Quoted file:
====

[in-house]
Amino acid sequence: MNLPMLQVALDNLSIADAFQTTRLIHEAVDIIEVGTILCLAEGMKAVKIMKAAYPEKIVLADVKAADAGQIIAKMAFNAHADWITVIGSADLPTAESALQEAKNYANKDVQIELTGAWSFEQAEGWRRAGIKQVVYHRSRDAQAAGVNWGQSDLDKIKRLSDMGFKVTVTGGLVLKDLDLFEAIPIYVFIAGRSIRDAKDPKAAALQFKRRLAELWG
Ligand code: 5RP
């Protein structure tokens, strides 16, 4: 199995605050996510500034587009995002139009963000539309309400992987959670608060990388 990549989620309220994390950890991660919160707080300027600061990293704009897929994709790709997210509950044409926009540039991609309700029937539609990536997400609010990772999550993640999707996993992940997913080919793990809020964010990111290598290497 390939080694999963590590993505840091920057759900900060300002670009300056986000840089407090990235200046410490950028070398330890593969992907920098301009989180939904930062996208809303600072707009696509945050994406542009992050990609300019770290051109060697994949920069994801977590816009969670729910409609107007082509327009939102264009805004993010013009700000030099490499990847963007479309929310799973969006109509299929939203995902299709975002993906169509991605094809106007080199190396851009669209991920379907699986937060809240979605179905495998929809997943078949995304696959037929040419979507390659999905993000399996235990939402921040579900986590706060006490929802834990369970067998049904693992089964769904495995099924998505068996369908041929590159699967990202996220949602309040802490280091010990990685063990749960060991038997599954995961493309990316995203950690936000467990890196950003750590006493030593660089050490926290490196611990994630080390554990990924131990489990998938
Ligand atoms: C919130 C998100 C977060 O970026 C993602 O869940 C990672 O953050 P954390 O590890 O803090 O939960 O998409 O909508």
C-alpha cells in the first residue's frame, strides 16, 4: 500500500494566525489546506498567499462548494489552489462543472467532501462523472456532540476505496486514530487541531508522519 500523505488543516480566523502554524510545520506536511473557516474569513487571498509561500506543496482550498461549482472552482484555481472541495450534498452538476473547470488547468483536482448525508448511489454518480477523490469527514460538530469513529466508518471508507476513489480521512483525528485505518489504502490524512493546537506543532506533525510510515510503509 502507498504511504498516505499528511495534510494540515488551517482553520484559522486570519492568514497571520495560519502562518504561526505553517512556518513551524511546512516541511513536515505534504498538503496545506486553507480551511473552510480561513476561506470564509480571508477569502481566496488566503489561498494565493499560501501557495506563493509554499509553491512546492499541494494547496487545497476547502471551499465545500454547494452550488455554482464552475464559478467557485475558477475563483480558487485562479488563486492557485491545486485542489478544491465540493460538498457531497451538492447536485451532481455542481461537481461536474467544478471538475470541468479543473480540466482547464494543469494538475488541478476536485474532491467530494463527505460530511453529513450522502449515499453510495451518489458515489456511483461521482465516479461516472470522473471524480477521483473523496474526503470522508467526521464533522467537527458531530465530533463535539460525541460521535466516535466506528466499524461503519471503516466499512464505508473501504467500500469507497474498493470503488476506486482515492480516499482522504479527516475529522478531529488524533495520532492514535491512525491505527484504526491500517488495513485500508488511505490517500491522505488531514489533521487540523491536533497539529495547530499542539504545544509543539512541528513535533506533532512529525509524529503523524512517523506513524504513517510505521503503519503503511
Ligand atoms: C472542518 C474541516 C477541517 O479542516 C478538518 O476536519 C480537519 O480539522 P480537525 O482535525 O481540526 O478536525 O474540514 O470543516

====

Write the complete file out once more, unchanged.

[in-house]
Amino acid sequence: MNLPMLQVALDNLSIADAFQTTRLIHEAVDIIEVGTILCLAEGMKAVKIMKAAYPEKIVLADVKAADAGQIIAKMAFNAHADWITVIGSADLPTAESALQEAKNYANKDVQIELTGAWSFEQAEGWRRAGIKQVVYHRSRDAQAAGVNWGQSDLDKIKRLSDMGFKVTVTGGLVLKDLDLFEAIPIYVFIAGRSIRDAKDPKAAALQFKRRLAELWG
Ligand code: 5RP
């Protein structure tokens, strides 16, 4: 199995605050996510500034587009995002139009963000539309309400992987959670608060990388 990549989620309220994390950890991660919160707080300027600061990293704009897929994709790709997210509950044409926009540039991609309700029937539609990536997400609010990772999550993640999707996993992940997913080919793990809020964010990111290598290497 390939080694999963590590993505840091920057759900900060300002670009300056986000840089407090990235200046410490950028070398330890593969992907920098301009989180939904930062996208809303600072707009696509945050994406542009992050990609300019770290051109060697994949920069994801977590816009969670729910409609107007082509327009939102264009805004993010013009700000030099490499990847963007479309929310799973969006109509299929939203995902299709975002993906169509991605094809106007080199190396851009669209991920379907699986937060809240979605179905495998929809997943078949995304696959037929040419979507390659999905993000399996235990939402921040579900986590706060006490929802834990369970067998049904693992089964769904495995099924998505068996369908041929590159699967990202996220949602309040802490280091010990990685063990749960060991038997599954995961493309990316995203950690936000467990890196950003750590006493030593660089050490926290490196611990994630080390554990990924131990489990998938
Ligand atoms: C919130 C998100 C977060 O970026 C993602 O869940 C990672 O953050 P954390 O590890 O803090 O939960 O998409 O909508």
C-alpha cells in the first residue's frame, strides 16, 4: 500500500494566525489546506498567499462548494489552489462543472467532501462523472456532540476505496486514530487541531508522519 500523505488543516480566523502554524510545520506536511473557516474569513487571498509561500506543496482550498461549482472552482484555481472541495450534498452538476473547470488547468483536482448525508448511489454518480477523490469527514460538530469513529466508518471508507476513489480521512483525528485505518489504502490524512493546537506543532506533525510510515510503509 502507498504511504498516505499528511495534510494540515488551517482553520484559522486570519492568514497571520495560519502562518504561526505553517512556518513551524511546512516541511513536515505534504498538503496545506486553507480551511473552510480561513476561506470564509480571508477569502481566496488566503489561498494565493499560501501557495506563493509554499509553491512546492499541494494547496487545497476547502471551499465545500454547494452550488455554482464552475464559478467557485475558477475563483480558487485562479488563486492557485491545486485542489478544491465540493460538498457531497451538492447536485451532481455542481461537481461536474467544478471538475470541468479543473480540466482547464494543469494538475488541478476536485474532491467530494463527505460530511453529513450522502449515499453510495451518489458515489456511483461521482465516479461516472470522473471524480477521483473523496474526503470522508467526521464533522467537527458531530465530533463535539460525541460521535466516535466506528466499524461503519471503516466499512464505508473501504467500500469507497474498493470503488476506486482515492480516499482522504479527516475529522478531529488524533495520532492514535491512525491505527484504526491500517488495513485500508488511505490517500491522505488531514489533521487540523491536533497539529495547530499542539504545544509543539512541528513535533506533532512529525509524529503523524512517523506513524504513517510505521503503519503503511
Ligand atoms: C472542518 C474541516 C477541517 O479542516 C478538518 O476536519 C480537519 O480539522 P480537525 O482535525 O481540526 O478536525 O474540514 O470543516